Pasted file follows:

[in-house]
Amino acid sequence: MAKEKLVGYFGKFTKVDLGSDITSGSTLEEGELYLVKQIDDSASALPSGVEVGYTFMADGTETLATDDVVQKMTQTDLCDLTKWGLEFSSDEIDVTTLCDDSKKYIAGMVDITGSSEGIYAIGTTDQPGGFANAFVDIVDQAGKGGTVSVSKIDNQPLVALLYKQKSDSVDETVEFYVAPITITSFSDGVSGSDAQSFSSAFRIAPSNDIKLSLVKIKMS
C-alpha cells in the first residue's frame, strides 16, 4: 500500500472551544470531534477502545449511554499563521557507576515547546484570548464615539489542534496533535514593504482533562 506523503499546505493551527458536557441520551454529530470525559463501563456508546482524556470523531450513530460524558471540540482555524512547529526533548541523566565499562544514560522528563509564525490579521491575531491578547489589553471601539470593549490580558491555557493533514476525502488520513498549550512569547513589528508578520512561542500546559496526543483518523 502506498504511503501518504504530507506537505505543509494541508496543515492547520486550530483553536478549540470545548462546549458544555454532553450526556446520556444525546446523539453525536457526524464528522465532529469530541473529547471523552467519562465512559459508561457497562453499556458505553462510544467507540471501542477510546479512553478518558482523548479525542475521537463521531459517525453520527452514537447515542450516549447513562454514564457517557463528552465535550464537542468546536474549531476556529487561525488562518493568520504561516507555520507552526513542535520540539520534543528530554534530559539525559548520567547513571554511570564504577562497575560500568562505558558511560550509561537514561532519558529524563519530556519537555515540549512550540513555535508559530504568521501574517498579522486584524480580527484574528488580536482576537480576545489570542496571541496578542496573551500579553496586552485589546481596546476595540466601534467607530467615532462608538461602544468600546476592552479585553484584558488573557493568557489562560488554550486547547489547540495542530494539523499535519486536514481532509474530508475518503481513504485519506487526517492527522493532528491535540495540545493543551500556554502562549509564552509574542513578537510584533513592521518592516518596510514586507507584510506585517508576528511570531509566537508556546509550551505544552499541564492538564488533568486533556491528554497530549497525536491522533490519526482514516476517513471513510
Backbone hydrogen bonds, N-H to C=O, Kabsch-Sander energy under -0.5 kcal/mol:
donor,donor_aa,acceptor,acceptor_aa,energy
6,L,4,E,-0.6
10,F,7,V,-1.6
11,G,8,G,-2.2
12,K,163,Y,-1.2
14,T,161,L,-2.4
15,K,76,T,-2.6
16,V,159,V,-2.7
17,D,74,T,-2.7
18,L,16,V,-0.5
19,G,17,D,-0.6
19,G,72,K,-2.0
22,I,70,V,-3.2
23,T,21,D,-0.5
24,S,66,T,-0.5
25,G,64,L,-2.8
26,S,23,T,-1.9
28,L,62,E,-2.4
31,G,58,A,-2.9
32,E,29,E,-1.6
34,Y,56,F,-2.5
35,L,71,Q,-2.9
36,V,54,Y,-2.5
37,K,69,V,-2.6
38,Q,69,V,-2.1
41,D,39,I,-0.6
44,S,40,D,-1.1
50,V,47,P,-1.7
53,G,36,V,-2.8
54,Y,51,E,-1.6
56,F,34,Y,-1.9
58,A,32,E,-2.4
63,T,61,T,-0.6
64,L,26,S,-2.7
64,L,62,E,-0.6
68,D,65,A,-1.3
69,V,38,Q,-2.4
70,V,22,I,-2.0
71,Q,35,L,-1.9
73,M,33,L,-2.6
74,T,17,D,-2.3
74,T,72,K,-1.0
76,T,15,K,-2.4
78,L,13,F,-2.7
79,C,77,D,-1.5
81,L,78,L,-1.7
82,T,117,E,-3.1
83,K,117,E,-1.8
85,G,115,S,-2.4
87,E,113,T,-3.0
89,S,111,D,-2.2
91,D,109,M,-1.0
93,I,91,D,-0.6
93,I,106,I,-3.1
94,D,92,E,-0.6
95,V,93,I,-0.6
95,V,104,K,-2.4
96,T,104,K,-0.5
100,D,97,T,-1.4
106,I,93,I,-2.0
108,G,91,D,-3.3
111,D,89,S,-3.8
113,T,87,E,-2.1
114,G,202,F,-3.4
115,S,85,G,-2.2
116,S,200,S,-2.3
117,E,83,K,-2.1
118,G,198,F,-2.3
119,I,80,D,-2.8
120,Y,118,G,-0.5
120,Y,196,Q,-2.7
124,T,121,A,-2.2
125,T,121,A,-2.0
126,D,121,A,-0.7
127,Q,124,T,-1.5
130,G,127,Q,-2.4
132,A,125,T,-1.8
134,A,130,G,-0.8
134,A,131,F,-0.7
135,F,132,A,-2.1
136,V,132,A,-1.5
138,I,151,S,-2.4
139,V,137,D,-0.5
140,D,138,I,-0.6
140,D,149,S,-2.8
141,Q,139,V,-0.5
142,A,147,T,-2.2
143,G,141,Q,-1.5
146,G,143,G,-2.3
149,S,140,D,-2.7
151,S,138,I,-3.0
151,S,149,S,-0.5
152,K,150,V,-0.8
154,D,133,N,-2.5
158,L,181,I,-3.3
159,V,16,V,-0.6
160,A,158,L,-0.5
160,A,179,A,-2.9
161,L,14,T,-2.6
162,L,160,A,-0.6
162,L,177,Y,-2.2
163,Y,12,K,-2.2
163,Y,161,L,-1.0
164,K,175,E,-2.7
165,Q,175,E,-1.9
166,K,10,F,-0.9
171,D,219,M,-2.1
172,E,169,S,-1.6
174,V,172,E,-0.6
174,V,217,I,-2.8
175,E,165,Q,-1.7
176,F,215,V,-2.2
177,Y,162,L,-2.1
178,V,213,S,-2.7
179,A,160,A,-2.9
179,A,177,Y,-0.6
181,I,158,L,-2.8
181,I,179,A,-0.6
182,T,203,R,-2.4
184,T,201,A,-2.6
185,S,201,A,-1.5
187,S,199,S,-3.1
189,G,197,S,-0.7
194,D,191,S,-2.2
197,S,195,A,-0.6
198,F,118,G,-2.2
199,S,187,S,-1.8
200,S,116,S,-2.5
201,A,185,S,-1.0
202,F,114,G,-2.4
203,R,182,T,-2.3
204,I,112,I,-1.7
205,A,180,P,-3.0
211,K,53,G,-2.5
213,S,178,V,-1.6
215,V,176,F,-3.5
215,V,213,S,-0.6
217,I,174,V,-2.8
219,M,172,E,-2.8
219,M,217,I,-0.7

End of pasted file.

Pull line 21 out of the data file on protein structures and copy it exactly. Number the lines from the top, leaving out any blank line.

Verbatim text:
26,S,23,T,-1.9